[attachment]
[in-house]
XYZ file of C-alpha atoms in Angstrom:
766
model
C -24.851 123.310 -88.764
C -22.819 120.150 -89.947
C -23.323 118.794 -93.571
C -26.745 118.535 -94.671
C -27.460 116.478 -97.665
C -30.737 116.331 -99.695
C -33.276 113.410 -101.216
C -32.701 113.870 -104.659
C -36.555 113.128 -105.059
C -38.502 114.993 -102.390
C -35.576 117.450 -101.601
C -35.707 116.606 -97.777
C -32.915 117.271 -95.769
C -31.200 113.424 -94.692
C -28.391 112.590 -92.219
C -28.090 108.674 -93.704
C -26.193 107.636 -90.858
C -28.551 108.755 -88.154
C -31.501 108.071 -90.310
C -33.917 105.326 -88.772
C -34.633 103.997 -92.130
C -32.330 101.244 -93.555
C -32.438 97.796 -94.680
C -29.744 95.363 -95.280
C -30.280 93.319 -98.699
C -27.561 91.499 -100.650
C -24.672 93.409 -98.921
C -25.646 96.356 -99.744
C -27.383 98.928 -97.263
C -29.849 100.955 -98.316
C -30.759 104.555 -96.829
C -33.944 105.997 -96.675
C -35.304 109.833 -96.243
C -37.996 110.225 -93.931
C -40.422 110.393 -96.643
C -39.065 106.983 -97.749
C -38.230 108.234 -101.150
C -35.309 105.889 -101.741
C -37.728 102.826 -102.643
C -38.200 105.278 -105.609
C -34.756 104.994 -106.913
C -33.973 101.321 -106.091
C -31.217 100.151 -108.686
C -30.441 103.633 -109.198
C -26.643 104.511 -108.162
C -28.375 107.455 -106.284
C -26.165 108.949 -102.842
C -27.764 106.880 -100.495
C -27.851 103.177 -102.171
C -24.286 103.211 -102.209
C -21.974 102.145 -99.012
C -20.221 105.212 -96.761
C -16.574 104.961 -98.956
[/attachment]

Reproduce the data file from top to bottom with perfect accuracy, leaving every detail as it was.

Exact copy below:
[in-house]
XYZ file of C-alpha atoms in Angstrom:
766
model
C -24.851 123.310 -88.764
C -22.819 120.150 -89.947
C -23.323 118.794 -93.571
C -26.745 118.535 -94.671
C -27.460 116.478 -97.665
C -30.737 116.331 -99.695
C -33.276 113.410 -101.216
C -32.701 113.870 -104.659
C -36.555 113.128 -105.059
C -38.502 114.993 -102.390
C -35.576 117.450 -101.601
C -35.707 116.606 -97.777
C -32.915 117.271 -95.769
C -31.200 113.424 -94.692
C -28.391 112.590 -92.219
C -28.090 108.674 -93.704
C -26.193 107.636 -90.858
C -28.551 108.755 -88.154
C -31.501 108.071 -90.310
C -33.917 105.326 -88.772
C -34.633 103.997 -92.130
C -32.330 101.244 -93.555
C -32.438 97.796 -94.680
C -29.744 95.363 -95.280
C -30.280 93.319 -98.699
C -27.561 91.499 -100.650
C -24.672 93.409 -98.921
C -25.646 96.356 -99.744
C -27.383 98.928 -97.263
C -29.849 100.955 -98.316
C -30.759 104.555 -96.829
C -33.944 105.997 -96.675
C -35.304 109.833 -96.243
C -37.996 110.225 -93.931
C -40.422 110.393 -96.643
C -39.065 106.983 -97.749
C -38.230 108.234 -101.150
C -35.309 105.889 -101.741
C -37.728 102.826 -102.643
C -38.200 105.278 -105.609
C -34.756 104.994 -106.913
C -33.973 101.321 -106.091
C -31.217 100.151 -108.686
C -30.441 103.633 -109.198
C -26.643 104.511 -108.162
C -28.375 107.455 -106.284
C -26.165 108.949 -102.842
C -27.764 106.880 -100.495
C -27.851 103.177 -102.171
C -24.286 103.211 -102.209
C -21.974 102.145 -99.012
C -20.221 105.212 -96.761
C -16.574 104.961 -98.956